Challenges of start-up challenges

When people hear the word start-up, different reactions arouse:

1) Not another one! what’s happening today with everyone starting a business?

2) So exciting! This is going to be great and we’ll make a lot of money!

3) Oh no! Not the “s” word. I’m too scared to do that.

As part of my course in Creative Economy, I am taking part in a start-up challenge channeled by Young Enterprise with the short-term aim of practicing what I learn in the Design Thinking and Entrepreneurship course, and the long-term goal of learning how to run a business – as a future endeavour or simply an insight.

If you want to learn more about what the company I am part of does, stay tuned and look for my future posts. For now, I want to tell you about the process that goes on before having the Eureka moment when you’ve found a business direction. You see, in a normal context you have a group of friends with a business idea and boom! start-up step 1 is accelerated. In the Young Enterprise context, you have to work towards that step of becoming friends and figuring who’s good at what. And then you have to agree on a business direction. Sounds easy-peasy right? Not.

I must say my fellow business owners are a lovely group of people and the chemistry was very good from the start. We joke and mess around when it is the case, we’re serious and kill our brains when we have to. But the business direction is a bit harder to figure out. Not because of lack of ideas, but because we are so eager to get it right. And here comes the first lesson of design thinking: FAIL OFTEN AND FAST. It still sounds easy-peasy? I warmly invite you to experience it. And I’m not being sarcastic. Even if the process seems slow, there are so many lessons from all the kicks in the…posterior part of our body, that I’ve never felt more knowledge coming at me at once.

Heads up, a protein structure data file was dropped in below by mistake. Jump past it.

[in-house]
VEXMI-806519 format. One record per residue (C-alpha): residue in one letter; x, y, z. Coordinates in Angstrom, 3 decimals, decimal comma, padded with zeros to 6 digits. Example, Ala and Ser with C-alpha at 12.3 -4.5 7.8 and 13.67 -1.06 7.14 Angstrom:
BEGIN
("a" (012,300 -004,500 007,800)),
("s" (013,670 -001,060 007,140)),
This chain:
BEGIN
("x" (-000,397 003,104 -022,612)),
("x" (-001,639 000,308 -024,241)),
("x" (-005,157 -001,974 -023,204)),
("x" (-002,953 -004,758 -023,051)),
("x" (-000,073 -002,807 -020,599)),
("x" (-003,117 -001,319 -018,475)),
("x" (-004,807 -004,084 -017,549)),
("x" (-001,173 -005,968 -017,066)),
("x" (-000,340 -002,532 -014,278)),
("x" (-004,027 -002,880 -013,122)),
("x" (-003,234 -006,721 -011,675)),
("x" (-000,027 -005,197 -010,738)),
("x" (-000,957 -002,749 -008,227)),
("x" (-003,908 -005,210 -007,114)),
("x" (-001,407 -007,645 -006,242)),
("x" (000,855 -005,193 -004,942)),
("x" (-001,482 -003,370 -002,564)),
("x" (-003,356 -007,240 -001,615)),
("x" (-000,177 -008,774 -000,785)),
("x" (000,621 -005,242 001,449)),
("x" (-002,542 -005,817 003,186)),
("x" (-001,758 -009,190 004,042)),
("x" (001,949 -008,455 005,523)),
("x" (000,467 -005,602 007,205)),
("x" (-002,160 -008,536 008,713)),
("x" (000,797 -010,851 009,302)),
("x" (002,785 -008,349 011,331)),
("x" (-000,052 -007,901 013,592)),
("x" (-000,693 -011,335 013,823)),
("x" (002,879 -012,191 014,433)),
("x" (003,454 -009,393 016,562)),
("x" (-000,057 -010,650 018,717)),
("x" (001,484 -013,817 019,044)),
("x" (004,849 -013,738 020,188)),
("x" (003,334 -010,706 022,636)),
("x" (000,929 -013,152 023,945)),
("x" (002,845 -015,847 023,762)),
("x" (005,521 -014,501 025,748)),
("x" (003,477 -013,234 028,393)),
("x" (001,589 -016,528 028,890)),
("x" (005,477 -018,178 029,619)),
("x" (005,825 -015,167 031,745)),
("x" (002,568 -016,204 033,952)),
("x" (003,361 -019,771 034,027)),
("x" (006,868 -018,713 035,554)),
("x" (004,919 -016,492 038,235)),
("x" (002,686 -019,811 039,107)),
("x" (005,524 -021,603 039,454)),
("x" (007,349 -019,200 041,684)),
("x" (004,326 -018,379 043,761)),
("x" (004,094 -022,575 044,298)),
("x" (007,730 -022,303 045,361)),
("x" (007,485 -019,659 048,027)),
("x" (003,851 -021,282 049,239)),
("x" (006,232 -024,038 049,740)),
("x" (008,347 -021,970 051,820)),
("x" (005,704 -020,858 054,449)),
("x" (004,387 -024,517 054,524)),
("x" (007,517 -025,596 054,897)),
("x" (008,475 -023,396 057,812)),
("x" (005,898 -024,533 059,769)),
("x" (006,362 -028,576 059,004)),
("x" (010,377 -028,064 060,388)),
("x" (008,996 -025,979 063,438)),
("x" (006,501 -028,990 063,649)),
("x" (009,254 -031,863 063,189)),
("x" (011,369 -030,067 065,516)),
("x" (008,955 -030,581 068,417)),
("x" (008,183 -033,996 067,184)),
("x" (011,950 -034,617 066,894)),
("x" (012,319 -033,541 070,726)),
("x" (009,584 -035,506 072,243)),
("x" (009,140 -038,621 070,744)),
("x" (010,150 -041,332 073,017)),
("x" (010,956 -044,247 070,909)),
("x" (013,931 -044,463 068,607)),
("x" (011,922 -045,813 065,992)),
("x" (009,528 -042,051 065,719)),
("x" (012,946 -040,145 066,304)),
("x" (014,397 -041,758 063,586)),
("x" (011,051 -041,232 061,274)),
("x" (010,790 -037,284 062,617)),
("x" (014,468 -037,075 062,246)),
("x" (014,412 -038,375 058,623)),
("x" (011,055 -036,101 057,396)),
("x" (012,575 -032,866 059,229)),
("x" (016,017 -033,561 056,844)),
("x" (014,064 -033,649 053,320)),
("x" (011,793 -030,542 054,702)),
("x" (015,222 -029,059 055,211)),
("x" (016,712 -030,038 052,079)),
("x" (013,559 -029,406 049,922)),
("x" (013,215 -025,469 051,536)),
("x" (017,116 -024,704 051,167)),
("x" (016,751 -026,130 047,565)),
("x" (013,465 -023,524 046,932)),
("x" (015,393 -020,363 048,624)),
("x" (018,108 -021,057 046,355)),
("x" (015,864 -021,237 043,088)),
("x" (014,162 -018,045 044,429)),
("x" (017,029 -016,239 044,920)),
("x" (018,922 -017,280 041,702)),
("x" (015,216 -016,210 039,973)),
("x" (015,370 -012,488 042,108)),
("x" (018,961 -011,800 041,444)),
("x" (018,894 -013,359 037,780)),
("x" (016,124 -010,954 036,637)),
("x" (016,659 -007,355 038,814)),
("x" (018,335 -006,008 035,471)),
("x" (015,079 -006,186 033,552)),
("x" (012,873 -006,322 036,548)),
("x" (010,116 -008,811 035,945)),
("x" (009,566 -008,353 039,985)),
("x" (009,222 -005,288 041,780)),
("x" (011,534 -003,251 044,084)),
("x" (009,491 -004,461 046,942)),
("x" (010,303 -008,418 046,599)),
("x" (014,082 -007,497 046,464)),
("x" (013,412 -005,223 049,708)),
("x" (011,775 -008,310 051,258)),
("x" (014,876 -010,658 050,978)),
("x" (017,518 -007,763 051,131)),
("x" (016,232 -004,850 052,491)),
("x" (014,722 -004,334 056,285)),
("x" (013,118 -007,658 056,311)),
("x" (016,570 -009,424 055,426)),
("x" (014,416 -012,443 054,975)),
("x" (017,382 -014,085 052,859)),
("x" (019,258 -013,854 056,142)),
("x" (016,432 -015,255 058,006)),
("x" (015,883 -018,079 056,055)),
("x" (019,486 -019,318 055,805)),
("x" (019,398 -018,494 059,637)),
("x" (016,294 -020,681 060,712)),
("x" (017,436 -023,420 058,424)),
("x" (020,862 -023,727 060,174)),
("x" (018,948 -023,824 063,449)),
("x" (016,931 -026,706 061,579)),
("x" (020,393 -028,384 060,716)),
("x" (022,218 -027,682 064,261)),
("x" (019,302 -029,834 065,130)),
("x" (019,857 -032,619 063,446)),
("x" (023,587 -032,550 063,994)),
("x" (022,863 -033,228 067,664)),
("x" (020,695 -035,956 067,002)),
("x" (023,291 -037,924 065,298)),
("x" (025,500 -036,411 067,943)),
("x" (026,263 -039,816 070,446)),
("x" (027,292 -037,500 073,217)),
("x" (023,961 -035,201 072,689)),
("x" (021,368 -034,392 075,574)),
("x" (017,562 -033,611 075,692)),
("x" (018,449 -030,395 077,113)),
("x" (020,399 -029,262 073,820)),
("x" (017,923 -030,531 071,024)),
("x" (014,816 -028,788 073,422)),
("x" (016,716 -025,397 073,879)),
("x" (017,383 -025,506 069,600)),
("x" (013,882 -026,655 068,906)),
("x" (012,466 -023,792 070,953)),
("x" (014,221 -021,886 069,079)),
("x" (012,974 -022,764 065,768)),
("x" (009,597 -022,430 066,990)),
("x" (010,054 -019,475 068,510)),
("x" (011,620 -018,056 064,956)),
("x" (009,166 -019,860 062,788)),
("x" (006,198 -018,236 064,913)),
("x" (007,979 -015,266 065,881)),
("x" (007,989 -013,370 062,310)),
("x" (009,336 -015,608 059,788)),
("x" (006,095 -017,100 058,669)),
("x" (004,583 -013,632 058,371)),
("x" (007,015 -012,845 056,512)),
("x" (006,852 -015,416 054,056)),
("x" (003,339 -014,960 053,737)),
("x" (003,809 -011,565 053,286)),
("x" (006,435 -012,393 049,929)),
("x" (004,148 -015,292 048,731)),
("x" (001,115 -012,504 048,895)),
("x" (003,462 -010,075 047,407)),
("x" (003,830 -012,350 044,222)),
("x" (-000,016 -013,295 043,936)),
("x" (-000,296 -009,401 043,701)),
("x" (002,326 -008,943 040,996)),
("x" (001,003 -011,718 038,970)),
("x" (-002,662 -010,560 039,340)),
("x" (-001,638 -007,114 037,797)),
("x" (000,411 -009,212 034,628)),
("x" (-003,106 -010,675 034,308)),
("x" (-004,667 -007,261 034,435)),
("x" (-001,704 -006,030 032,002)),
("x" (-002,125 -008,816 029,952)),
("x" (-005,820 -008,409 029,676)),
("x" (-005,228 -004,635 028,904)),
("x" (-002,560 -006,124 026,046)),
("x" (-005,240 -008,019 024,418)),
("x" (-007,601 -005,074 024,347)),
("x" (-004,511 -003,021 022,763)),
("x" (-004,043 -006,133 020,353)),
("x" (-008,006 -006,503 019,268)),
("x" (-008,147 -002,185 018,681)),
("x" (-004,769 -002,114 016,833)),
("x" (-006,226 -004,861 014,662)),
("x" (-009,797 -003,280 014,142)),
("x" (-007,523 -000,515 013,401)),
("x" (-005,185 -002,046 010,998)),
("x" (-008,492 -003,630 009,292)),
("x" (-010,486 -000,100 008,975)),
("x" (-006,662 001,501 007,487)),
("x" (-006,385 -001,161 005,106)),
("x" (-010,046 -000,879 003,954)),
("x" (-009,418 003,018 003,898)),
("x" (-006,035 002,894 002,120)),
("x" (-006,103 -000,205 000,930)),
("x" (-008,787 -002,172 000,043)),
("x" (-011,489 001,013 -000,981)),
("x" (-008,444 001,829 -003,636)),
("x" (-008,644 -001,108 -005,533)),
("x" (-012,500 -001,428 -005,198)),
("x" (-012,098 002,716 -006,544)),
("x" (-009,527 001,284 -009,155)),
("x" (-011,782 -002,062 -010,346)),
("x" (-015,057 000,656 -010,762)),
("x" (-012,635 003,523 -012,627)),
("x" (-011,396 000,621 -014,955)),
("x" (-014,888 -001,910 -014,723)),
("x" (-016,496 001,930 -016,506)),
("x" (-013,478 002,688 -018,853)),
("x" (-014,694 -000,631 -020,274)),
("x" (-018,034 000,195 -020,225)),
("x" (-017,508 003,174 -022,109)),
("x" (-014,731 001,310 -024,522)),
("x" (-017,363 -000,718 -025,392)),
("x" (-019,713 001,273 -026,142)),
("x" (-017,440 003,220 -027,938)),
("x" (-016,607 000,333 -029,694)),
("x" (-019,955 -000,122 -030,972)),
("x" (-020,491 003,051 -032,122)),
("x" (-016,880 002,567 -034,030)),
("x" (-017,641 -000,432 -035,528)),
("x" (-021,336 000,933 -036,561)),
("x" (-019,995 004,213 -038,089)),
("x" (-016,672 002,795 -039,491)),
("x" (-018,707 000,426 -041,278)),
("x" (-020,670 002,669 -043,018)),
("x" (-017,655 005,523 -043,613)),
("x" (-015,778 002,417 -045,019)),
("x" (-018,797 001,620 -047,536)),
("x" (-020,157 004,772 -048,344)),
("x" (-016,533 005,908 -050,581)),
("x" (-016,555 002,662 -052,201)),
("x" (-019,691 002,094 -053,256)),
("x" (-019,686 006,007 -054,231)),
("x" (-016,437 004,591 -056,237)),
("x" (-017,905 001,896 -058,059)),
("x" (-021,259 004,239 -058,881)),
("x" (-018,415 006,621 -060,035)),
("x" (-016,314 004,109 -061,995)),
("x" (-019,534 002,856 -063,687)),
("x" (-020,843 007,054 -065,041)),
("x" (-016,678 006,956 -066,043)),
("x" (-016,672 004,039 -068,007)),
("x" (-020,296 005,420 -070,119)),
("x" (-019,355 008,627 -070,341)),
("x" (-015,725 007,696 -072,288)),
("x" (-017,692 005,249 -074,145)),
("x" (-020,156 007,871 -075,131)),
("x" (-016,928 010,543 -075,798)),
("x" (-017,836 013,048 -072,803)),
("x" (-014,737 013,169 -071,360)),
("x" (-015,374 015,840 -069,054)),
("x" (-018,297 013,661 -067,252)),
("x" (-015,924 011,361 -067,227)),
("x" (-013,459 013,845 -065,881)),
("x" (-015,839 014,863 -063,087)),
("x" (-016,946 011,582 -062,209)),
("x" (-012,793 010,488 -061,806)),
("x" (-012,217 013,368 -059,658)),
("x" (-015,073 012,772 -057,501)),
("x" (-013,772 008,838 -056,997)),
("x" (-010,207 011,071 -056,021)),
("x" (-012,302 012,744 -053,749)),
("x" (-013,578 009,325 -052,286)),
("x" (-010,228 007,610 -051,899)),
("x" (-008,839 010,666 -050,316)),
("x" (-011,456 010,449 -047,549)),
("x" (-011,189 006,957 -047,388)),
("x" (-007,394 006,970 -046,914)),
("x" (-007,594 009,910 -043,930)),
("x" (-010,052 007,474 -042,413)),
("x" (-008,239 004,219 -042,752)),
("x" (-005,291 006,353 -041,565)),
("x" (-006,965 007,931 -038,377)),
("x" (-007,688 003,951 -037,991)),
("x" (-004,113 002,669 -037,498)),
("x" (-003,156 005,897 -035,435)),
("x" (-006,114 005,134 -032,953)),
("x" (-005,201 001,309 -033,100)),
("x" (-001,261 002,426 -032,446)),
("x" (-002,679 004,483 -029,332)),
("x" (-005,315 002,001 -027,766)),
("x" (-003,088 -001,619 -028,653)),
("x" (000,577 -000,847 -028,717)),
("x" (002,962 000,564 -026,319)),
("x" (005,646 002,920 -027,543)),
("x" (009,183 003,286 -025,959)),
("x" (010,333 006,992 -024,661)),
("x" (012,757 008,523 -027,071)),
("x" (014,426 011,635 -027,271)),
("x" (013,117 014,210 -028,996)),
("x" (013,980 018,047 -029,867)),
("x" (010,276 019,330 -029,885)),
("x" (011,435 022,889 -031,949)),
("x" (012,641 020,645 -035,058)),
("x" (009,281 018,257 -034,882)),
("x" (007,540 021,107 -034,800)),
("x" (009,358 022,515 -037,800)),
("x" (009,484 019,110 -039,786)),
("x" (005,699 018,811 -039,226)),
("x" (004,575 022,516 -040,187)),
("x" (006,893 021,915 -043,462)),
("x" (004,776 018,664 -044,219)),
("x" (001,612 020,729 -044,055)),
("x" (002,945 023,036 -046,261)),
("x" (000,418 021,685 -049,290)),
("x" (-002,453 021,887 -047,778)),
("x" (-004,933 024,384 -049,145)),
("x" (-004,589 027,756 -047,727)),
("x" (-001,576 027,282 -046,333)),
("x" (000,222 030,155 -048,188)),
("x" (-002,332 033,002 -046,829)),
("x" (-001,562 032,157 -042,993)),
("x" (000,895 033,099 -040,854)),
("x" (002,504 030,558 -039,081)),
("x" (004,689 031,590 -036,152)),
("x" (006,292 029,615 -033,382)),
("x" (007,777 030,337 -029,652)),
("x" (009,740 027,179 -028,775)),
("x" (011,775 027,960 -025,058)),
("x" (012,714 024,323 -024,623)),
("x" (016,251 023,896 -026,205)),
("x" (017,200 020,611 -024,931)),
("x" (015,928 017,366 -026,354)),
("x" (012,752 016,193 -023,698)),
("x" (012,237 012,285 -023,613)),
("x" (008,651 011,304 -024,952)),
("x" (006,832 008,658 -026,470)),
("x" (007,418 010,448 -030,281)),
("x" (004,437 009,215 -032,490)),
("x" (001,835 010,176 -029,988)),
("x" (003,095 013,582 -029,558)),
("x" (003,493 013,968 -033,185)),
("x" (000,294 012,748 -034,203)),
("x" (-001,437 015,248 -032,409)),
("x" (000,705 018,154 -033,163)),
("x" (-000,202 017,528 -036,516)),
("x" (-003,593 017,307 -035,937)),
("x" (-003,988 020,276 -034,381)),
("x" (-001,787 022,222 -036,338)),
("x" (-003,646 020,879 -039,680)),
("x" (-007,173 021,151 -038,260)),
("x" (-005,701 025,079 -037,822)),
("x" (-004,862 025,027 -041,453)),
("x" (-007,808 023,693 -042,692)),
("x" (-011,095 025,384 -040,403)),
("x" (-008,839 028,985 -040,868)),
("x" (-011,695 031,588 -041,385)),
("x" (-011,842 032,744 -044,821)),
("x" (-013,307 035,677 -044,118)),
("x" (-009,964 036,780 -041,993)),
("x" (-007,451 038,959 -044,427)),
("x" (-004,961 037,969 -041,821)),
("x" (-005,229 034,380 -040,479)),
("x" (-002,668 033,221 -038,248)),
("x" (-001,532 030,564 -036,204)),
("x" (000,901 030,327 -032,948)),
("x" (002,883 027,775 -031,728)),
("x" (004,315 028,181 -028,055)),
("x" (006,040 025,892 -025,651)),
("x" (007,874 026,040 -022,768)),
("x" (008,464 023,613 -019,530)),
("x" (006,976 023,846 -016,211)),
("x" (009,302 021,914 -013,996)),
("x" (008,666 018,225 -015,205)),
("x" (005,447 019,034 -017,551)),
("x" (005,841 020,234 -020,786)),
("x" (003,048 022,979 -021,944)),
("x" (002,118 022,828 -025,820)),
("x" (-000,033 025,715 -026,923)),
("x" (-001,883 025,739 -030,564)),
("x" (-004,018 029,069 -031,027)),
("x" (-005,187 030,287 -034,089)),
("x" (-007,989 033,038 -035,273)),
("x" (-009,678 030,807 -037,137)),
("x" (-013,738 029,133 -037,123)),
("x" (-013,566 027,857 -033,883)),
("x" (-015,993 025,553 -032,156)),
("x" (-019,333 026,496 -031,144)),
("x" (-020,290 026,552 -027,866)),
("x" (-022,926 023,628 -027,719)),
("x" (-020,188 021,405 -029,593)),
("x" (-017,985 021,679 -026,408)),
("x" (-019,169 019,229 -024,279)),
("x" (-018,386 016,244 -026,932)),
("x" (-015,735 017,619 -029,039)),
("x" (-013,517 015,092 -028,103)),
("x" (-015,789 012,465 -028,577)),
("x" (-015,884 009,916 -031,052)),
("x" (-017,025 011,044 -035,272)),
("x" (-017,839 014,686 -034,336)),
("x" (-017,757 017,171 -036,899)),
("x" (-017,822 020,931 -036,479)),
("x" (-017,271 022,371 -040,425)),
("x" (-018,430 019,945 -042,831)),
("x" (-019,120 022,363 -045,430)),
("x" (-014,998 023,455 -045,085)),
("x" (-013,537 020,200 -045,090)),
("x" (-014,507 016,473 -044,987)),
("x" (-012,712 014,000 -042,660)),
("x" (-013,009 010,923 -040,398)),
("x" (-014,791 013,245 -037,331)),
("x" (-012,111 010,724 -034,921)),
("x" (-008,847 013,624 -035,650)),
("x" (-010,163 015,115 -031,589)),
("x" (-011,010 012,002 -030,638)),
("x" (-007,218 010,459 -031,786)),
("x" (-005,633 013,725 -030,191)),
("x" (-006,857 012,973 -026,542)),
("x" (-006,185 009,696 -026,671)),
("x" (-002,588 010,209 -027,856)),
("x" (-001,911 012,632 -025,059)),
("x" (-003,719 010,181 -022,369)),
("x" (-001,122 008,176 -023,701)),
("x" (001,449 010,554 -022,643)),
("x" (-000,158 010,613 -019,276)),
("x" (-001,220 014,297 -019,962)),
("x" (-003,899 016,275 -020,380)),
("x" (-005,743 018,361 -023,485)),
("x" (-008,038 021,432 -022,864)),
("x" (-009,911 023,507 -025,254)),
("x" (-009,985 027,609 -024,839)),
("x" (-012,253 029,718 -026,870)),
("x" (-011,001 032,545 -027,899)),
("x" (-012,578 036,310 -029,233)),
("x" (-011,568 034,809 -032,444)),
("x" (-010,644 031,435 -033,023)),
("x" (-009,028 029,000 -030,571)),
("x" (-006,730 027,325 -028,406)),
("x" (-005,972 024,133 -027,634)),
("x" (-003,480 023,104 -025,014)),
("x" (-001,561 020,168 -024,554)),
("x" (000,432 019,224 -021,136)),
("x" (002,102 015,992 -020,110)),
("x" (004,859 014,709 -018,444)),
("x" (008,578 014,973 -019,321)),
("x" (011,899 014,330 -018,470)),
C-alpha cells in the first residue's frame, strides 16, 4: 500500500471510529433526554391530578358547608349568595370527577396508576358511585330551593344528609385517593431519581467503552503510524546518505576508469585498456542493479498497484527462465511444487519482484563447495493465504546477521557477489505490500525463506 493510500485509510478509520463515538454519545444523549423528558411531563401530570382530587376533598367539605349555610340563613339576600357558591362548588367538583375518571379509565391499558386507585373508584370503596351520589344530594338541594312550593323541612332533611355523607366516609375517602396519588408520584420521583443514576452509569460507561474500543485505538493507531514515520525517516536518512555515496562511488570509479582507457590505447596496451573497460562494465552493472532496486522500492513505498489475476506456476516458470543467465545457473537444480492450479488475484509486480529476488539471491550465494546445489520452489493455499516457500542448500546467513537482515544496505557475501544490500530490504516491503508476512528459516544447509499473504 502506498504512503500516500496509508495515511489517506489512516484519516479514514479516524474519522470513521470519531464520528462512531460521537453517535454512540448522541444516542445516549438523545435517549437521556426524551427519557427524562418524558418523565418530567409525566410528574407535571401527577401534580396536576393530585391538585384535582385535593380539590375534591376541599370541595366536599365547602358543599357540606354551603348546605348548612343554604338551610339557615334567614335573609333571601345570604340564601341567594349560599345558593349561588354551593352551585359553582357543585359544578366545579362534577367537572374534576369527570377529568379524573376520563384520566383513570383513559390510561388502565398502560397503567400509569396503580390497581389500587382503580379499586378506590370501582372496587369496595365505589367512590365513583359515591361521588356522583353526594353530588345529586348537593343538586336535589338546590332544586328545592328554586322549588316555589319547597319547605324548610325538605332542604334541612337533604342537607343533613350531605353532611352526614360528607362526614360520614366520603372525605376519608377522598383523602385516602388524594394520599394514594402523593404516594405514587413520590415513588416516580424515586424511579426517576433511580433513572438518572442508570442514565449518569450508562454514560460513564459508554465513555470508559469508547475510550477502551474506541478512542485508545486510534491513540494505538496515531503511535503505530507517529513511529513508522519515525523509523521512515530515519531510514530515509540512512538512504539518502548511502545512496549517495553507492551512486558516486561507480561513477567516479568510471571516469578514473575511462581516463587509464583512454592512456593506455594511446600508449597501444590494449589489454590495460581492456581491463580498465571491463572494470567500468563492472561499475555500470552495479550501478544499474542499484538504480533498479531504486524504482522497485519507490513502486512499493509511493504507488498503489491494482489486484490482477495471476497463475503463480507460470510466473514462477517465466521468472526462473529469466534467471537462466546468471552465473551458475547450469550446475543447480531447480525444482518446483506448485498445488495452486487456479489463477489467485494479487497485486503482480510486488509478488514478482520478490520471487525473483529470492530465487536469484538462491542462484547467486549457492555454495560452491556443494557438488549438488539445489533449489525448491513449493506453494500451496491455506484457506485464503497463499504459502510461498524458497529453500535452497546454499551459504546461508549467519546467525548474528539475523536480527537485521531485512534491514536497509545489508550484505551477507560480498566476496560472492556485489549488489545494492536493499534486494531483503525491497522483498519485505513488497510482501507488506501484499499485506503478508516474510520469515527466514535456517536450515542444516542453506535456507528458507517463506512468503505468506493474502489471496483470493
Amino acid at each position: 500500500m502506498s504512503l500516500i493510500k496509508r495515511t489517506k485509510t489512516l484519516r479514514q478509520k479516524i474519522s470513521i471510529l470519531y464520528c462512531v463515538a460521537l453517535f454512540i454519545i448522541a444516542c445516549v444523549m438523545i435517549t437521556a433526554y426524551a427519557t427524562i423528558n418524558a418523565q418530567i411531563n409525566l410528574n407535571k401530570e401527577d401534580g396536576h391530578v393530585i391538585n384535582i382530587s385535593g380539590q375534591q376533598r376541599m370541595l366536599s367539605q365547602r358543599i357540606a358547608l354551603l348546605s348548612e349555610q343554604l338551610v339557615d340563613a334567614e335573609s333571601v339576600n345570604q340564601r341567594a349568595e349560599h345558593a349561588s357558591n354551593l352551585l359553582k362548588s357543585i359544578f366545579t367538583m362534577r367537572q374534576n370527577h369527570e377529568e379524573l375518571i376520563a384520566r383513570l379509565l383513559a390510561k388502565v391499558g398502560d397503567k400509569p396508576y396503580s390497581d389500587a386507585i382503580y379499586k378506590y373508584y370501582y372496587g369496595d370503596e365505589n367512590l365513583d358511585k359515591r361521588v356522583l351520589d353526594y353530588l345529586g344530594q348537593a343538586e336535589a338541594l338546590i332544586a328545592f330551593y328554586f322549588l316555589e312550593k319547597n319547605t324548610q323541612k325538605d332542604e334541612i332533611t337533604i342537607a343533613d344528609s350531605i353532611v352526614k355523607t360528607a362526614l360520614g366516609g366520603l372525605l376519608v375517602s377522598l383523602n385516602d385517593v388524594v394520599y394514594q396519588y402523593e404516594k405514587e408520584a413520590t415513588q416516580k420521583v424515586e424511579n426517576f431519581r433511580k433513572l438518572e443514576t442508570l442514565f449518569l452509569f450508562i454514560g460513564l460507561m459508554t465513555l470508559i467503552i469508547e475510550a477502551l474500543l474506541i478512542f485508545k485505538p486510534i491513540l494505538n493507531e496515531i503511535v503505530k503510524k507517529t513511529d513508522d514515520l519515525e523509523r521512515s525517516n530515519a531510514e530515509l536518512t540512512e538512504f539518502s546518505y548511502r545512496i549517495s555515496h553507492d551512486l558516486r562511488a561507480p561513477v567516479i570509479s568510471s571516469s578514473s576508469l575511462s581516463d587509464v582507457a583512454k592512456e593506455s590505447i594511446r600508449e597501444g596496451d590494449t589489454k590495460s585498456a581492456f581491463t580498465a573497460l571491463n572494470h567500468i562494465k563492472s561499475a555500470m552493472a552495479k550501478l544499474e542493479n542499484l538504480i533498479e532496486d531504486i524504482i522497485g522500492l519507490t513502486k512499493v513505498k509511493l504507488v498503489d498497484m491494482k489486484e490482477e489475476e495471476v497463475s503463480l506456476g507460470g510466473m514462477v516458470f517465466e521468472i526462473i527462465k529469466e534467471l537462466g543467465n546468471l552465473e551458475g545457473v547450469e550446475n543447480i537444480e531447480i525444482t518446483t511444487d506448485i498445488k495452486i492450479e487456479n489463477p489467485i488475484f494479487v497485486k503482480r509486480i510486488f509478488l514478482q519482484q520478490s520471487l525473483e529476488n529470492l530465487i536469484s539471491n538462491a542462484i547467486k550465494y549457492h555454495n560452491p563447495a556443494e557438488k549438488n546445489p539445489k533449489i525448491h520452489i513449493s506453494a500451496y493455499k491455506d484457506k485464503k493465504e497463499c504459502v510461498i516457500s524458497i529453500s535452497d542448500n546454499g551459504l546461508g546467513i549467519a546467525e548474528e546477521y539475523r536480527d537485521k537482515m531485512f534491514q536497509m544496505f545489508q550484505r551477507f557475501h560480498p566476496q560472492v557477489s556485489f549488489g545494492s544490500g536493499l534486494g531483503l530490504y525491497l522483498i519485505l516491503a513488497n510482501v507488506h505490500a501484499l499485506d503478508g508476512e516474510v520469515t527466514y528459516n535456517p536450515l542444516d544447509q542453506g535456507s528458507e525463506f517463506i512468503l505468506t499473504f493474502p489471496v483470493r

It all ends with getting an idea, getting followers for it, getting customers for it, that provide more customers, and before you know, you’ve created something and helped others on your way. Much like these leadership lessons from a dancing guy. I’ll guarantee you won’t have wasted 3 minutes of your time by watching this. It won’t get clearer than this.

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7 thoughts on “Challenges of start-up challenges

  1. great post and great video 🙂 I agree that getting that first idea is the hardest part, but I’m not sure you can call it an “Eureka*- moment, I think it’s more of a growth, with everyone in the group building on each other. Would you agree to that?

  2. Excellent! But also makes me think we should meet more often to compare notes and ideas. Do you notice how sometimes you get an idea from what somebody else says?

    • Yes, I agree with both of you! It is a group effort and I believe inspiration comes from all of us. What I meant by a eureka moment is that moment when everyone is excited by the same idea and it catches momentum inside the group to hopefully spread outside to customers.

  3. Pingback: The story of Tabli: Chapter 1 « Eruditio

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